Germany’s foreign minister says there’s no guarantee that this year’s United Nations climate talks will result in an agreement that’s backed by all participating countries.
Officials from almost 200 countries will gather next month in Sharm el-Sheikh, Egypt, to discuss how to tackle global warming.
The annual event is supposed to end with a concluding document that needs to be passed by consensus. In past years, the talks have often gone into overtime and positions have been watered down to secure agreement from all countries, The Associated Press recalls.
Foreign Minister Annalena Baerbock told a parliamentary hearing that “in these times it’s not an automatic given that there will be a concluding document,” German news agency dpa reported.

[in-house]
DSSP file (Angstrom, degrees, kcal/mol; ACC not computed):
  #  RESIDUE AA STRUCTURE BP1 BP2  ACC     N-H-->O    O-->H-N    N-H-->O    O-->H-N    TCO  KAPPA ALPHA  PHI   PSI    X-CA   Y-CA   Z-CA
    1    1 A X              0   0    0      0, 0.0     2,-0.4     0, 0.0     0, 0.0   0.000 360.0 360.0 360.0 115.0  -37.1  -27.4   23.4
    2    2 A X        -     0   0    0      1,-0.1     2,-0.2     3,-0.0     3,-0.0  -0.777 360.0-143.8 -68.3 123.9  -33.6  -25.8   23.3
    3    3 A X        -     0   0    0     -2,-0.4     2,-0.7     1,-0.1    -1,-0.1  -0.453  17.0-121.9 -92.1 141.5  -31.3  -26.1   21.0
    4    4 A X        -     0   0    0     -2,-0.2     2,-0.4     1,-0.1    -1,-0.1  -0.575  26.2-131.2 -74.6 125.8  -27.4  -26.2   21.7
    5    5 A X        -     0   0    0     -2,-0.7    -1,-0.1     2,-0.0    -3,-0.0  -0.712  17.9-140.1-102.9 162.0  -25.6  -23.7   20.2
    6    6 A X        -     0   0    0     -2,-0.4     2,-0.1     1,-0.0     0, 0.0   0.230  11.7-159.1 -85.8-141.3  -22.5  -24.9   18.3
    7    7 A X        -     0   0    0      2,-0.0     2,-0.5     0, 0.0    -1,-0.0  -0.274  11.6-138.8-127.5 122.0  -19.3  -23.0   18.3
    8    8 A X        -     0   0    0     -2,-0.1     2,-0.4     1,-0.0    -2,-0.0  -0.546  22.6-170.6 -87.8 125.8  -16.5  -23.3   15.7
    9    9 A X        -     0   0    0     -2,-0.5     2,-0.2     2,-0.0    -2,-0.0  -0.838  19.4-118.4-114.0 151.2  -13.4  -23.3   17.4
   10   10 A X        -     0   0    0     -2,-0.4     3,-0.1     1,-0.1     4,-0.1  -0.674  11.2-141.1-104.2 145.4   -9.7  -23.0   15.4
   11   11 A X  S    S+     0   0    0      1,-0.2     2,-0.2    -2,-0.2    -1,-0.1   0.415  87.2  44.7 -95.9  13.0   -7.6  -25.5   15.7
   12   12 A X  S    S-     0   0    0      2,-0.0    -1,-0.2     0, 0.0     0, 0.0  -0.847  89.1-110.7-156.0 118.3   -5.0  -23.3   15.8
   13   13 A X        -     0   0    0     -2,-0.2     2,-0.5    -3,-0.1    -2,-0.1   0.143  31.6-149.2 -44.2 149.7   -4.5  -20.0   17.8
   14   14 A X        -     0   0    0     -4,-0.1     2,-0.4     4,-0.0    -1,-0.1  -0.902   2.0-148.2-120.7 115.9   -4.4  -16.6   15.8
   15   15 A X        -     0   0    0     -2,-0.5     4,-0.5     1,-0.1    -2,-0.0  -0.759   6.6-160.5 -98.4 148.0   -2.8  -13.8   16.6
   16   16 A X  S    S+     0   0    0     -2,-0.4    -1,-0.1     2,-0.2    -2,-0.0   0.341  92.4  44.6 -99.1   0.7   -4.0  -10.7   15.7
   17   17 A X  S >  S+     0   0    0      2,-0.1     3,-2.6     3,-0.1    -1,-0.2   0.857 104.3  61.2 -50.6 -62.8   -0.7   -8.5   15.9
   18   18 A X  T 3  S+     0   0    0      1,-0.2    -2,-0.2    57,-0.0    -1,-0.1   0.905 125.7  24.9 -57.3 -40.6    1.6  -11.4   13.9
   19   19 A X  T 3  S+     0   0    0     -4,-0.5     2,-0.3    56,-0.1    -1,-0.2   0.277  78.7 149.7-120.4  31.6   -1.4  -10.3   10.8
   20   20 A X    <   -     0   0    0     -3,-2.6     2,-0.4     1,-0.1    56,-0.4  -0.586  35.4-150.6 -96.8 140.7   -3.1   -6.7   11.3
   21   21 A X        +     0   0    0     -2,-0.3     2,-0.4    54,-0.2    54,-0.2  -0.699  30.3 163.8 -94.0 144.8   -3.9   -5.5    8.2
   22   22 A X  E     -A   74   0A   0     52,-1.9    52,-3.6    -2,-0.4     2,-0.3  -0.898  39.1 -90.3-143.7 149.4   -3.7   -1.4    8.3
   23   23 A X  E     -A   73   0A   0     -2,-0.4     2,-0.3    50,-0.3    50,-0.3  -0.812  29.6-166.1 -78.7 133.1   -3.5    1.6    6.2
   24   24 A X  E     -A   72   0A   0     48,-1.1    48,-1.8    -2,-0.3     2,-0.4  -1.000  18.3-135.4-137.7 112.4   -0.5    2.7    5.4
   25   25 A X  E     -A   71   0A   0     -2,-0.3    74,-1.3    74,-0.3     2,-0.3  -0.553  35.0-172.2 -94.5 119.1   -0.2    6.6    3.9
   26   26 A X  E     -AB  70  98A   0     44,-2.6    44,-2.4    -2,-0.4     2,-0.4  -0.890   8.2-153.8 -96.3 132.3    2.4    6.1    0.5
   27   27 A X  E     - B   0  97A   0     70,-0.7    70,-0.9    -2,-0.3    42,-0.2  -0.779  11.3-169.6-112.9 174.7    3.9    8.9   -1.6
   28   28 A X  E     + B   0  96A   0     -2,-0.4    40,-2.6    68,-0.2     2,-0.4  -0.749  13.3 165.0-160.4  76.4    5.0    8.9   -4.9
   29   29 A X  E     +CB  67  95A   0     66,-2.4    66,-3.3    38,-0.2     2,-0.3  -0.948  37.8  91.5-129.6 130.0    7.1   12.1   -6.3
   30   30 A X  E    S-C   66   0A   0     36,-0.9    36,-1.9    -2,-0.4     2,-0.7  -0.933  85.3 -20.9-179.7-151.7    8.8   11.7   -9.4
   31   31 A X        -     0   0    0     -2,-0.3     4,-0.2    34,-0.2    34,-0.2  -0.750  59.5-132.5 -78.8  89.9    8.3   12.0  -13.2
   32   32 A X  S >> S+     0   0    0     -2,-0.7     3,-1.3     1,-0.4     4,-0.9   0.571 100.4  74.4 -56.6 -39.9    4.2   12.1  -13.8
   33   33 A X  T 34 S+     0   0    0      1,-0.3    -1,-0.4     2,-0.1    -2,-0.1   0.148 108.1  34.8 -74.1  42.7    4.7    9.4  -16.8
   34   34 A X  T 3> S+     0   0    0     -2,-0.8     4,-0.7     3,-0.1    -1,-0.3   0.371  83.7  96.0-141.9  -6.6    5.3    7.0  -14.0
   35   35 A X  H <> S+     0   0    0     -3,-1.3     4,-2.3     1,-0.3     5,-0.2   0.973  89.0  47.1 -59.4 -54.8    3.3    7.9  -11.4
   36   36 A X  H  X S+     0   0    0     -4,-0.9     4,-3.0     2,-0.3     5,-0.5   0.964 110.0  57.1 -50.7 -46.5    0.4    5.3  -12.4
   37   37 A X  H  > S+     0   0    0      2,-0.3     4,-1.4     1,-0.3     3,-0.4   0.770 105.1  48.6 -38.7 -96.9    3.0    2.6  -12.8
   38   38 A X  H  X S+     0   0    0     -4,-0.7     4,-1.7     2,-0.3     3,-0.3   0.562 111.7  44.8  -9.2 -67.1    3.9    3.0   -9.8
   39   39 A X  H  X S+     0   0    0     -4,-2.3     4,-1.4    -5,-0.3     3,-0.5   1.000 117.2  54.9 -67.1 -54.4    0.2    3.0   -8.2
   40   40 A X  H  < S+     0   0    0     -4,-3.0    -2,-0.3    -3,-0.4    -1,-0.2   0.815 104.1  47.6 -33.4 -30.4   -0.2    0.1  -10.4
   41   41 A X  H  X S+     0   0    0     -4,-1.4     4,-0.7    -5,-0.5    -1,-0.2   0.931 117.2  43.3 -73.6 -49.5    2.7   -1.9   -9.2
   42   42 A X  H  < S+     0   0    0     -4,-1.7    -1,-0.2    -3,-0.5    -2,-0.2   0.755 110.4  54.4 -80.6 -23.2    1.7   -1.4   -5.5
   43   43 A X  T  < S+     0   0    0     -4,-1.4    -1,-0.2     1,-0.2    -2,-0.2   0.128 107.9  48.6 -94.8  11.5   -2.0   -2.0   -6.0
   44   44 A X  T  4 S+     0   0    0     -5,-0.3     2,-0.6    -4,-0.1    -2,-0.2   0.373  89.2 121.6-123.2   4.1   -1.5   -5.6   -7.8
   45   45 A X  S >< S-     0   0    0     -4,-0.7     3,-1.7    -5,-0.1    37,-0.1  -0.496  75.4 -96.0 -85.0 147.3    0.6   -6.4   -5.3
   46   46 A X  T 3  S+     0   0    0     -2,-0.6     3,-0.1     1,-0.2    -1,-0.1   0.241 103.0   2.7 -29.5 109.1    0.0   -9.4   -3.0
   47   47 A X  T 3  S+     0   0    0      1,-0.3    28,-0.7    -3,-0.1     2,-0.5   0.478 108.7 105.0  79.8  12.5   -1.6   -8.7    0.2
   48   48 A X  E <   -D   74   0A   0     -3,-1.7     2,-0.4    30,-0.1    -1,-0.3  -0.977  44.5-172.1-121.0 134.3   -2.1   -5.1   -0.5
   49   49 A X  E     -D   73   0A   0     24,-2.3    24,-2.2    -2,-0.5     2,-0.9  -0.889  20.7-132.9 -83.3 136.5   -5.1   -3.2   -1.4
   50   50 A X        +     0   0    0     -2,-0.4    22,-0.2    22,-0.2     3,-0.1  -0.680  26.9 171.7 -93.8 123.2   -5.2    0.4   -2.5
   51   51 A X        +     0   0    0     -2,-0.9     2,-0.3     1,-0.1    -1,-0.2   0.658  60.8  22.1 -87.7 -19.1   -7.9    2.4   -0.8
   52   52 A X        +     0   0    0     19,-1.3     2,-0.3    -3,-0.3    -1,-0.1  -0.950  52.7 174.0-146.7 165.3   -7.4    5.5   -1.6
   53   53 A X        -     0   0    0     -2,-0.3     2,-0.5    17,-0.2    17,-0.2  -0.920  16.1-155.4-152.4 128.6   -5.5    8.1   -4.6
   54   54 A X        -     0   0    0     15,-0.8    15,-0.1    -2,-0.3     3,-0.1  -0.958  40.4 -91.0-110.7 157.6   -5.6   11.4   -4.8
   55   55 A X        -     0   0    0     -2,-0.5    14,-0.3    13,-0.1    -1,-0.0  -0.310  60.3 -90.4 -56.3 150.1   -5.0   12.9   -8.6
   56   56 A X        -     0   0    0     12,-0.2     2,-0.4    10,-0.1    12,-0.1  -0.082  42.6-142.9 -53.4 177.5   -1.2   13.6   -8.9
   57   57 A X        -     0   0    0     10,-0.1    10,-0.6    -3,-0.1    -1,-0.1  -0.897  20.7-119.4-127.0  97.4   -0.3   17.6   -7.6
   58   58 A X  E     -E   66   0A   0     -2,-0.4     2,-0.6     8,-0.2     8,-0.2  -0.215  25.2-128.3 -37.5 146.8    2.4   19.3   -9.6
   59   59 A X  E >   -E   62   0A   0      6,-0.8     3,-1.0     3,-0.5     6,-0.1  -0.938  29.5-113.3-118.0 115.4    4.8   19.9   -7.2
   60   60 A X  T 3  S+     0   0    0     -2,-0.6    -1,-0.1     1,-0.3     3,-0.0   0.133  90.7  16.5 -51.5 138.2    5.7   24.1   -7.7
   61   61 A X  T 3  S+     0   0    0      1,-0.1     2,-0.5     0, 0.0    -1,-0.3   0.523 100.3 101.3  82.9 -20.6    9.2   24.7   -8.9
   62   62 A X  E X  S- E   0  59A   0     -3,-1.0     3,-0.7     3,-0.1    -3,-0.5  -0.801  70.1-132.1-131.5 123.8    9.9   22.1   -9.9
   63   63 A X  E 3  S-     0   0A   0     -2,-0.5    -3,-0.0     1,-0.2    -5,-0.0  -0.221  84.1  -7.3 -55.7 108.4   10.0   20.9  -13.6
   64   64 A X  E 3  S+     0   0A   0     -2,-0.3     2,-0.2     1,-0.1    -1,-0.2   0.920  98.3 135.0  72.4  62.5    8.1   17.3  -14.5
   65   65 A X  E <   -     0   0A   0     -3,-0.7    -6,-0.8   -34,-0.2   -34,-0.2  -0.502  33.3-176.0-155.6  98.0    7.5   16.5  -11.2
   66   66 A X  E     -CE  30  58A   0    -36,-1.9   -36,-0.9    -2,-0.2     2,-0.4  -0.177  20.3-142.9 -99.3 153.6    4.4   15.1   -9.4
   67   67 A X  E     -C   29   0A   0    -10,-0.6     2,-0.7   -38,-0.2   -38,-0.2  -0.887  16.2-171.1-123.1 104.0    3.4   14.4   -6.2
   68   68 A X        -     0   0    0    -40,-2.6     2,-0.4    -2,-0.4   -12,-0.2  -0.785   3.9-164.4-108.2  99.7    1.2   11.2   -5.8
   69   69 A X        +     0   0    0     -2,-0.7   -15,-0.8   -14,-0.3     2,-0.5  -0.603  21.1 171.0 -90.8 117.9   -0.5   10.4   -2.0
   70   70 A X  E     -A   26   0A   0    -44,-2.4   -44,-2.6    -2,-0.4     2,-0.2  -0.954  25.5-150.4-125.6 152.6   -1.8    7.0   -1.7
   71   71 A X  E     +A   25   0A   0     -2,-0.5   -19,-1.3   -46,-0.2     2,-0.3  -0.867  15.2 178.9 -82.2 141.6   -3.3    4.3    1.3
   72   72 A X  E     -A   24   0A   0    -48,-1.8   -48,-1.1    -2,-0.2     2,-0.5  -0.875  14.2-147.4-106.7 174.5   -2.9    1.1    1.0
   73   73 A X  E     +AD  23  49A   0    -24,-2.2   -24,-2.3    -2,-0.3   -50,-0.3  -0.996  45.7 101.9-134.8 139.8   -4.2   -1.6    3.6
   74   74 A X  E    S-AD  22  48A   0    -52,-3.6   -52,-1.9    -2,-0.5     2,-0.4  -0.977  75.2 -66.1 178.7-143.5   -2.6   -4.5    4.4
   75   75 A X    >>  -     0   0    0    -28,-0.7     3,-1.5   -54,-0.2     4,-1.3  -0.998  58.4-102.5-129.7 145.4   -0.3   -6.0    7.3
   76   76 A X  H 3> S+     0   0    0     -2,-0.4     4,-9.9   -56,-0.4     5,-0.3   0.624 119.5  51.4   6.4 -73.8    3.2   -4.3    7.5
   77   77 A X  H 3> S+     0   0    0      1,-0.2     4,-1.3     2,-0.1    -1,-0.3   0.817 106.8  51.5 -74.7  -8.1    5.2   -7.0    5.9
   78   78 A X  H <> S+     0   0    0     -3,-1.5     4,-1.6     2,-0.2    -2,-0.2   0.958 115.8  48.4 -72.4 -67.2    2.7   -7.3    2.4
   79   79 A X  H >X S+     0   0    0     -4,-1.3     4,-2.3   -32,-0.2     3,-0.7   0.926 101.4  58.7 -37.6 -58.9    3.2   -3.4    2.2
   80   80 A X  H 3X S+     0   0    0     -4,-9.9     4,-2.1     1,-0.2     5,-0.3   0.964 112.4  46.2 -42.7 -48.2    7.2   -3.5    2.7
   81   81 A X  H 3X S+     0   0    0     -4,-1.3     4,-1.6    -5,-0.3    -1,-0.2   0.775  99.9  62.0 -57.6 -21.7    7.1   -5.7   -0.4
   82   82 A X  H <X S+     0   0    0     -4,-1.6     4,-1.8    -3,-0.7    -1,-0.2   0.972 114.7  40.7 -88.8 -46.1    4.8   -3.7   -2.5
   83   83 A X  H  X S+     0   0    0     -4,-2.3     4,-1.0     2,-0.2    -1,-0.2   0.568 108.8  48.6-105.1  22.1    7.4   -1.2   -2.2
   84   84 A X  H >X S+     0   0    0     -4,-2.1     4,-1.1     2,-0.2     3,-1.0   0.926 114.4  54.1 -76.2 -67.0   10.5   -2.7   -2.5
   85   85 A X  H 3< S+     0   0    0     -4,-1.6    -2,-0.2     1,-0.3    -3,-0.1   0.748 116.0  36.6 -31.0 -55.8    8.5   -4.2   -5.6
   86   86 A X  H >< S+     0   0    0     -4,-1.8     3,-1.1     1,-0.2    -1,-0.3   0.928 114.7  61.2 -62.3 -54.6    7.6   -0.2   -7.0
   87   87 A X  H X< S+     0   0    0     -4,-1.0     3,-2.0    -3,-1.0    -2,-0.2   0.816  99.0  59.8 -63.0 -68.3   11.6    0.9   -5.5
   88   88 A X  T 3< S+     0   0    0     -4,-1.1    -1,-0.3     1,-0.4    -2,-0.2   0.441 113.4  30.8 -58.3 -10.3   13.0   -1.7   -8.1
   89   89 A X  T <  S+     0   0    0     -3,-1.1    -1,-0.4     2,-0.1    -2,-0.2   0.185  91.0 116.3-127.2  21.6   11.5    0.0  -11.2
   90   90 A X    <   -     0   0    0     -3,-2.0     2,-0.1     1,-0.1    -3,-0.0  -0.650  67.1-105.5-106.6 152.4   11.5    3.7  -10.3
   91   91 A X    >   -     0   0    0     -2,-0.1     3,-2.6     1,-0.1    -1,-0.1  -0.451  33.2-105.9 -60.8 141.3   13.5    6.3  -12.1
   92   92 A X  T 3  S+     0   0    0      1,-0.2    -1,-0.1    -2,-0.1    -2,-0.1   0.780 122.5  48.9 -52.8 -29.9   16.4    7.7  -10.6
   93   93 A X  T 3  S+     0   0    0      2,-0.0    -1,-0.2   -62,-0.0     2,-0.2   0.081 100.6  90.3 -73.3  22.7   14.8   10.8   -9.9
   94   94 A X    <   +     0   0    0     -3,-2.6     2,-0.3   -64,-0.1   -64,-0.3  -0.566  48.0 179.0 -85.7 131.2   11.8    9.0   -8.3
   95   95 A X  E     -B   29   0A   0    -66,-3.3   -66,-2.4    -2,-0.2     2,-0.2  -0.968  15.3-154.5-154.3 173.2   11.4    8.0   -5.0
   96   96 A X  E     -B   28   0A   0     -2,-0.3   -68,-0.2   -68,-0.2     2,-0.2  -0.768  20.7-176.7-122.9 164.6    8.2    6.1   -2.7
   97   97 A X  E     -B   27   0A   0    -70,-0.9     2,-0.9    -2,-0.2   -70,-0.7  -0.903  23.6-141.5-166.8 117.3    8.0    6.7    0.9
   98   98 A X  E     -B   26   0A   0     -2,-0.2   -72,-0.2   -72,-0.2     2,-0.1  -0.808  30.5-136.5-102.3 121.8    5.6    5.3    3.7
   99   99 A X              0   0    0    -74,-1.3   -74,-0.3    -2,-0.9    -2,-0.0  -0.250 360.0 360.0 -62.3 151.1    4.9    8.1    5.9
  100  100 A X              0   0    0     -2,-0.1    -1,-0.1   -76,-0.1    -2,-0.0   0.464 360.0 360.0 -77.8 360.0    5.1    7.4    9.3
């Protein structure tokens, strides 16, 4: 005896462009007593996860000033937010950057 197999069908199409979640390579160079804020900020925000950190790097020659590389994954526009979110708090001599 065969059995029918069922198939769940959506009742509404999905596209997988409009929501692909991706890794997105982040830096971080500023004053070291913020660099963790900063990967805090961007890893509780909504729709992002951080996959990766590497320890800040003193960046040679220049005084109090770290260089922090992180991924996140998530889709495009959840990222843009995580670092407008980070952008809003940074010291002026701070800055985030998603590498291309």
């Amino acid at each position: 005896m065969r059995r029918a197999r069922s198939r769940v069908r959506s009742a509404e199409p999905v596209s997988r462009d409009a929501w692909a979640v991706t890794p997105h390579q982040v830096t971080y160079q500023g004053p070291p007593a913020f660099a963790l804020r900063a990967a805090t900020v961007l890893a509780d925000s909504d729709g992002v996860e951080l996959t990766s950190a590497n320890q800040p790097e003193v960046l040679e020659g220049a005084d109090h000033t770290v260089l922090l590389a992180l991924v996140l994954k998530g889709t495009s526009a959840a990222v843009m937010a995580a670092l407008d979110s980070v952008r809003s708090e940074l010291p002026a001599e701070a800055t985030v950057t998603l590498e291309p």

Asked what the German government’s minimum goal for the meeting was, she told lawmakers: “That it takes place. There’s never certainty, given the current world situation.”
Germany planned to use the talks to announce new commitments for reducing emissions of methane, a potent greenhouse gas, dpa quoted Baerbock as saying.
Also Wednesday, Germany’s transport minister announced that the government wants to massively expand the country’s electric vehicle charging network, spending €6.3 billion (US$6.17 billion) over the next three years as more and more drivers to turn away from combustion cars to more climate-friendly vehicles.
Earlier this week, German Chancellor Olaf Scholz decided to keep three German nuclear plants running until April to help the country manage an expected energy supply crunch this winter due to Russia’s war in Ukraine.
This Associated Press report was republished by The Canadian Press on October 19, 2022.